The USB standard setting group, USB Implementers Forum, is working on technology that will enable data transfer at a rate of 20Gbps.
The non-profit group, mainly responsible for promotion and marketing of USB, Wireless USB, USB On-The-Go, and maintaining specifications, is currently finalising the USB 3.1 specification, which can transfer data at a rate of 10Gbps.
USB Implementers Forum has reportedly clocked speed of 20Gbps during simulation test and it could push USB to the league of Thunderbold 2 connector, which has been developed by Intel and Apple.
Thunderbolt 2 technology has two channels on the same connector allowing 10 Gbps data transfer in both directions, which is said to transfer data from one device to other, 20 times faster than with USB 2 and up to 12 times faster than with FireWire 800.
USB Implementers Forum chairman, Jeff Ravencraft, told PCWorld: "Over the copper wire we're already at 10, we know we can grow the performance."
Ravencraft added for now USB 3.1 is sufficient and there is no hurry to ratchet up the speed.
The forum also wants users to make USB as charging point for the gadgets including PCs, mobile devices, TVs and even home appliances.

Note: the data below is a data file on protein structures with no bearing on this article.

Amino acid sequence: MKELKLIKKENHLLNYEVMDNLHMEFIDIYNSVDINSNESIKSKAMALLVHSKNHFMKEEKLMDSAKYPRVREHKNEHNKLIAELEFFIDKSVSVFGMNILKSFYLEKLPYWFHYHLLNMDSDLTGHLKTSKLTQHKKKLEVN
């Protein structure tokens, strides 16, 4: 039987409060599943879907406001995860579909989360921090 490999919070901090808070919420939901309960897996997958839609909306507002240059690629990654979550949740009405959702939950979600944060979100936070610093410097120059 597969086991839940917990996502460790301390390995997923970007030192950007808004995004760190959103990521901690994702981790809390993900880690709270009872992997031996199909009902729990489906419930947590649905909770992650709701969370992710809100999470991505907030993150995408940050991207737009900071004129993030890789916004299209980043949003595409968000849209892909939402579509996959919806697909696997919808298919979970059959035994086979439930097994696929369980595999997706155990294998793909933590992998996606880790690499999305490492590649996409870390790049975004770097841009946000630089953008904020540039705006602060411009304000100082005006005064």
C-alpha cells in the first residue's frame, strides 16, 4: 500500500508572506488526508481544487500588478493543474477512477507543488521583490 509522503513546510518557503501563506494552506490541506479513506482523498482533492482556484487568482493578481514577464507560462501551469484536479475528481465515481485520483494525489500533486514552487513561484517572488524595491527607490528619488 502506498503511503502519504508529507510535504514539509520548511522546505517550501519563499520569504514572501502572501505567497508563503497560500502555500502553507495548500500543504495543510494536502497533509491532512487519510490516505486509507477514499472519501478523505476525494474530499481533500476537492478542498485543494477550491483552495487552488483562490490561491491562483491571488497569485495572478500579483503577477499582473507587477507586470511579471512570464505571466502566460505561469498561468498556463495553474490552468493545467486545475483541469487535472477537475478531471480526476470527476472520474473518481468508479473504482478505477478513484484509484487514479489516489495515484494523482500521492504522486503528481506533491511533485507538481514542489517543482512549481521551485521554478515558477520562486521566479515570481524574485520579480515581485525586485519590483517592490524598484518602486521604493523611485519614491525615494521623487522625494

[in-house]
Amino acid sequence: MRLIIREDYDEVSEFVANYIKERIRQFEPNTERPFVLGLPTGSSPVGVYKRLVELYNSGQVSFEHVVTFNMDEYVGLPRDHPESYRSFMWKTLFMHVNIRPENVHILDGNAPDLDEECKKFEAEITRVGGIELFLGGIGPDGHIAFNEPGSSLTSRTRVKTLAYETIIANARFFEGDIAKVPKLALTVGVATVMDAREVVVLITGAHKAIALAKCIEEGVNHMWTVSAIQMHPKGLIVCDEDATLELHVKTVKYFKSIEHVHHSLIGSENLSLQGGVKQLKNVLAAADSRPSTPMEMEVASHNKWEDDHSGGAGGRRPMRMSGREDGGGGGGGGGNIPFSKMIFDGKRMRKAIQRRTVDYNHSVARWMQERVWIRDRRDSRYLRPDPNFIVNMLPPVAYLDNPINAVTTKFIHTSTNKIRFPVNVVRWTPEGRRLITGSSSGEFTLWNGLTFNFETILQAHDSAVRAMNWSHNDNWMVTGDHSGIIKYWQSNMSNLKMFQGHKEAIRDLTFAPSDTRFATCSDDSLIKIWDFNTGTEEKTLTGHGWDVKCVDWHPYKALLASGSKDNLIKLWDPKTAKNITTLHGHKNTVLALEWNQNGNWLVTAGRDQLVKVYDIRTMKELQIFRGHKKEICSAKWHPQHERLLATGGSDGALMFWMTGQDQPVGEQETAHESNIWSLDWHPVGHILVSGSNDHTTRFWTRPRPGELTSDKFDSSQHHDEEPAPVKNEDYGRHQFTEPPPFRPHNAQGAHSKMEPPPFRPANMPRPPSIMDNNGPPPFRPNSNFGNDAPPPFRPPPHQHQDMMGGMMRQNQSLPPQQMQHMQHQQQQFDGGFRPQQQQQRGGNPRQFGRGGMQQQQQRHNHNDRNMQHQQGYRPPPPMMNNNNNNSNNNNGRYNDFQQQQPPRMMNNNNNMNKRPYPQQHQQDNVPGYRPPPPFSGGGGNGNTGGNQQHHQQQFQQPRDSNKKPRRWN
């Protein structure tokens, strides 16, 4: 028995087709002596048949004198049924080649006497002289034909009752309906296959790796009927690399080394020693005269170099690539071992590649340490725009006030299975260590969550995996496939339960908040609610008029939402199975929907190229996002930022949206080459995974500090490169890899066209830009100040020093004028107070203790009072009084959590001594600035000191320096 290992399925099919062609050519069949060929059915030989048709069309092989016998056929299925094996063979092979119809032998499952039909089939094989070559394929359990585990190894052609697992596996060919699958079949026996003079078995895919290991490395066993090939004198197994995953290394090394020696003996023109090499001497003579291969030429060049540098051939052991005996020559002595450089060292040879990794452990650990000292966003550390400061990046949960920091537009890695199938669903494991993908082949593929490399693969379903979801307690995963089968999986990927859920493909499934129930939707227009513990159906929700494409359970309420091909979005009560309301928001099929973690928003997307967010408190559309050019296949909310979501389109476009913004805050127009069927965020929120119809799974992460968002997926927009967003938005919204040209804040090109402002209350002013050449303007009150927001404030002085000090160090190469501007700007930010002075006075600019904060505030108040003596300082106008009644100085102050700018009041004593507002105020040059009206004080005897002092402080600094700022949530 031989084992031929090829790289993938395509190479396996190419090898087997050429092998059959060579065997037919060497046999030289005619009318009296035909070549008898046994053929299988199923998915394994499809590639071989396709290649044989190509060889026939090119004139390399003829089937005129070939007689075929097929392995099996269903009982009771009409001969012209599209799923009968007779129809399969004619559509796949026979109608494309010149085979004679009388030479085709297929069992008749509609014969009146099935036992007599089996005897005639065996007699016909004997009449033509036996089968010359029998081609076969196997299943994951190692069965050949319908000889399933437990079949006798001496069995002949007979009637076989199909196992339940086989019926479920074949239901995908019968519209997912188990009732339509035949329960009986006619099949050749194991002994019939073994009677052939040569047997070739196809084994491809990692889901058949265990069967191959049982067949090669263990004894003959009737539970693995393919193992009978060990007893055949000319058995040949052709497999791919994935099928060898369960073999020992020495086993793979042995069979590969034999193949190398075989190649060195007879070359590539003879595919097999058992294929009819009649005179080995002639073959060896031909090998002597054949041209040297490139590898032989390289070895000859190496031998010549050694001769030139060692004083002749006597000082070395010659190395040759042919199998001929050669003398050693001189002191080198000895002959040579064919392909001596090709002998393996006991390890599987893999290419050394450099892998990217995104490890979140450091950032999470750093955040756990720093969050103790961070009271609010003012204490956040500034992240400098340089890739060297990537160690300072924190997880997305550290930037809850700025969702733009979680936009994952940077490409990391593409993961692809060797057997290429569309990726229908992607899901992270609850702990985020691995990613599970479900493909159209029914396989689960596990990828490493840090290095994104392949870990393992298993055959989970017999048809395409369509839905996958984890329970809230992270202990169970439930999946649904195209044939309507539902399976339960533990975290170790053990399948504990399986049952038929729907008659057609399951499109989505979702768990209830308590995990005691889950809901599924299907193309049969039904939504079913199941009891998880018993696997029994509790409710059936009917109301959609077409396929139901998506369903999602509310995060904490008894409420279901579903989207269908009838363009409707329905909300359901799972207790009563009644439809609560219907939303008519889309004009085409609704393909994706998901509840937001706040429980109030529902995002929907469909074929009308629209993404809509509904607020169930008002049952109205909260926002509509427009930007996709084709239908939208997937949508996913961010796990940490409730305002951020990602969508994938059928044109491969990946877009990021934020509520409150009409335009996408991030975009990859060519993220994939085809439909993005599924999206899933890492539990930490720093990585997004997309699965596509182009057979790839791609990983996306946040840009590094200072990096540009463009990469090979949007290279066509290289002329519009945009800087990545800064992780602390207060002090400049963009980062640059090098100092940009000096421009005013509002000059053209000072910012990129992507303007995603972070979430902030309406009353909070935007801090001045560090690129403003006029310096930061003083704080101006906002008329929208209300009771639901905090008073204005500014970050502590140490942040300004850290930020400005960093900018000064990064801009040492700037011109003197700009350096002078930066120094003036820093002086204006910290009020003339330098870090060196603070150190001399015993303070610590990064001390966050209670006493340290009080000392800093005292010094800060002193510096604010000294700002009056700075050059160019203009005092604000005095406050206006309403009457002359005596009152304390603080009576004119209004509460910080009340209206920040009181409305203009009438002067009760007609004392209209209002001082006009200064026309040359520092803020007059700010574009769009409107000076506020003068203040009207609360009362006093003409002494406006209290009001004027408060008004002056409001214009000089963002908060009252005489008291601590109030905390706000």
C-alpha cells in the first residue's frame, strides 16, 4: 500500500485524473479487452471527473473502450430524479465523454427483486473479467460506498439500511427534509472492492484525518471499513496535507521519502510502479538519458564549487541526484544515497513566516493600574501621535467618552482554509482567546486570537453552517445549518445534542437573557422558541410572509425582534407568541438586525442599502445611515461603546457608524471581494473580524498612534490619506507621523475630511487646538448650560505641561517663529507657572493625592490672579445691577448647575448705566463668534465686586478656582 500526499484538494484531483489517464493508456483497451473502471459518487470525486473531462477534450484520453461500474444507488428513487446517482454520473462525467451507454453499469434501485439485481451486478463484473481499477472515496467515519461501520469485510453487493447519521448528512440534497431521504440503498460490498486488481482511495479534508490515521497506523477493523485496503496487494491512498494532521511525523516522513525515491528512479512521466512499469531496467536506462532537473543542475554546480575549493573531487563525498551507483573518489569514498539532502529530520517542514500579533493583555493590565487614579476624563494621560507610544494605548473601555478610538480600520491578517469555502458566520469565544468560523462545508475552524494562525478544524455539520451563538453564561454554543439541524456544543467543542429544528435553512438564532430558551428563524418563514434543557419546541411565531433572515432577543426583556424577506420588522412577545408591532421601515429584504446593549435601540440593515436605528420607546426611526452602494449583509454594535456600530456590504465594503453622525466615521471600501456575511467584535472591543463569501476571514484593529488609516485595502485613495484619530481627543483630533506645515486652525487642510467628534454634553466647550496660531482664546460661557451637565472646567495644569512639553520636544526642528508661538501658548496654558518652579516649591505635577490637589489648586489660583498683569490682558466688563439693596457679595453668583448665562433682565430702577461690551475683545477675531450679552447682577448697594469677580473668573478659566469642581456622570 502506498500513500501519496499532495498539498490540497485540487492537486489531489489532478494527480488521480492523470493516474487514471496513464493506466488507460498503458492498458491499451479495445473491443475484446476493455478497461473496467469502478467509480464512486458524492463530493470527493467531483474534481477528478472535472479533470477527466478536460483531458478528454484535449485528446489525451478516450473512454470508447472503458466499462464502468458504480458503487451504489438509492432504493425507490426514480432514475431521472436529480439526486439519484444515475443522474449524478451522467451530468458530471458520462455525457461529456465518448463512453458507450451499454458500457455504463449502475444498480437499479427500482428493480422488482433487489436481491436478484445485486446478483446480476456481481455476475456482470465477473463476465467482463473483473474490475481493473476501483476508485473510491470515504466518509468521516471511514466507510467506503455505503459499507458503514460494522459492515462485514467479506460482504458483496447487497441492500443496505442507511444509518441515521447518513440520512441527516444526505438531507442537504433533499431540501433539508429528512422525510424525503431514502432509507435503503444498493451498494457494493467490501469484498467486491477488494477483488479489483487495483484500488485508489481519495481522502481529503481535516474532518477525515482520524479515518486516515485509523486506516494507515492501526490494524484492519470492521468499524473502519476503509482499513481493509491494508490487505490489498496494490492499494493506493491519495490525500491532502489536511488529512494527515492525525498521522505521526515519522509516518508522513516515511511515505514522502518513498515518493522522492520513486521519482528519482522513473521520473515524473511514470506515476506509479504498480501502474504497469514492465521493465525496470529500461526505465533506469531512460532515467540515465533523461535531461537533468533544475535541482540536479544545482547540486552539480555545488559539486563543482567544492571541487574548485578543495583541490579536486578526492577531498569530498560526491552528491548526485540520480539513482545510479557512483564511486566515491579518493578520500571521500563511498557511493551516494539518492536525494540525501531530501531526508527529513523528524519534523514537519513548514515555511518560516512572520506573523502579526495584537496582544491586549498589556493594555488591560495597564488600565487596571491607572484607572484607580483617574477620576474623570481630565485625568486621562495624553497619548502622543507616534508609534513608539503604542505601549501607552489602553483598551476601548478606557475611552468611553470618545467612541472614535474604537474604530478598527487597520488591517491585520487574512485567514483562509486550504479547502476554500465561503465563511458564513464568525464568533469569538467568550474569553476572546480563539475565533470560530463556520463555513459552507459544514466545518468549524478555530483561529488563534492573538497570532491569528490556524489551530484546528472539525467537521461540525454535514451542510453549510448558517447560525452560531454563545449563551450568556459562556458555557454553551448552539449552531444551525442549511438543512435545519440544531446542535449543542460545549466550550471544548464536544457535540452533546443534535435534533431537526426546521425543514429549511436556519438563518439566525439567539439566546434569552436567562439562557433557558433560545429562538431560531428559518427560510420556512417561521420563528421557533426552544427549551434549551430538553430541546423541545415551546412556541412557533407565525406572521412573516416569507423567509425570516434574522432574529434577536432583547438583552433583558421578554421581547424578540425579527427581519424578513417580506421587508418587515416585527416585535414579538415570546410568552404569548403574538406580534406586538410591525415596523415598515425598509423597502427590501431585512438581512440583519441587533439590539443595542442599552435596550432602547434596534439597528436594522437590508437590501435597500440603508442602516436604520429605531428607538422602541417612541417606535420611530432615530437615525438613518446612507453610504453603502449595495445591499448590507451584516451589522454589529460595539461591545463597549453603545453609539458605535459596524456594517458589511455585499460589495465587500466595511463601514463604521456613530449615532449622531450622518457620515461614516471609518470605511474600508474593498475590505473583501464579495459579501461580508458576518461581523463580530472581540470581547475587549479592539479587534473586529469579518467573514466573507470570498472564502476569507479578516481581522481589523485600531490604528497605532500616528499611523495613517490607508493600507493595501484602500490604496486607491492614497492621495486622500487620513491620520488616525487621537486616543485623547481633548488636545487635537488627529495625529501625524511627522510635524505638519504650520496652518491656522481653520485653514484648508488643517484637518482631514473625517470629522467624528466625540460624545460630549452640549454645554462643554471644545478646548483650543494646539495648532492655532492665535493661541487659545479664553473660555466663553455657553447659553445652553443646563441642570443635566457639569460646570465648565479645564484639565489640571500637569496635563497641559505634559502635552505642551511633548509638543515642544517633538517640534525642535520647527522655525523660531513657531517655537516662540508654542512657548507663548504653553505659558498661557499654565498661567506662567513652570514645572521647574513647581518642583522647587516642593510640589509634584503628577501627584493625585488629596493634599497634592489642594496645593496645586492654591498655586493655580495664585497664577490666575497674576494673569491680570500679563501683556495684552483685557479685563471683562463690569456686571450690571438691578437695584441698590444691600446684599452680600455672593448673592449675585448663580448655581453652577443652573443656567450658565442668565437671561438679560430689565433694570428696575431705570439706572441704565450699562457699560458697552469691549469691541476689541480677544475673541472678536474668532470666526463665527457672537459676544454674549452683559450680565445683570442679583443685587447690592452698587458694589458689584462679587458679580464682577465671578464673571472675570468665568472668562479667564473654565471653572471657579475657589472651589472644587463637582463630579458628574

However, as per the USB 3.0 specifications, it can transmit 100 watts of power which can charge only HDTVs.
Ravencraft added: "In the future, you might have a refrigerator powered by USB."
"One of the key things of charging is eliminating this electronic waste. These landfills are filling up with custom chargers."
In December 2013, the group had announced that the development of the next generation of USB connector has begun.
The groups said, the new USB Type-C connector, built initially on existing USB 3.1 and USB 2.0 technologies, is being developed to help enable thinner and sleeker product designs. It had also added that the specifications for USB 3.1 will be completed by the middle of this year.
Separately, Microchip Technology has unveiled a new family of USB power delivery (UPD) controllers at Computex in Taiwan called UPD100X which allows as single USB cable to transfer data as well as send 100W of power.
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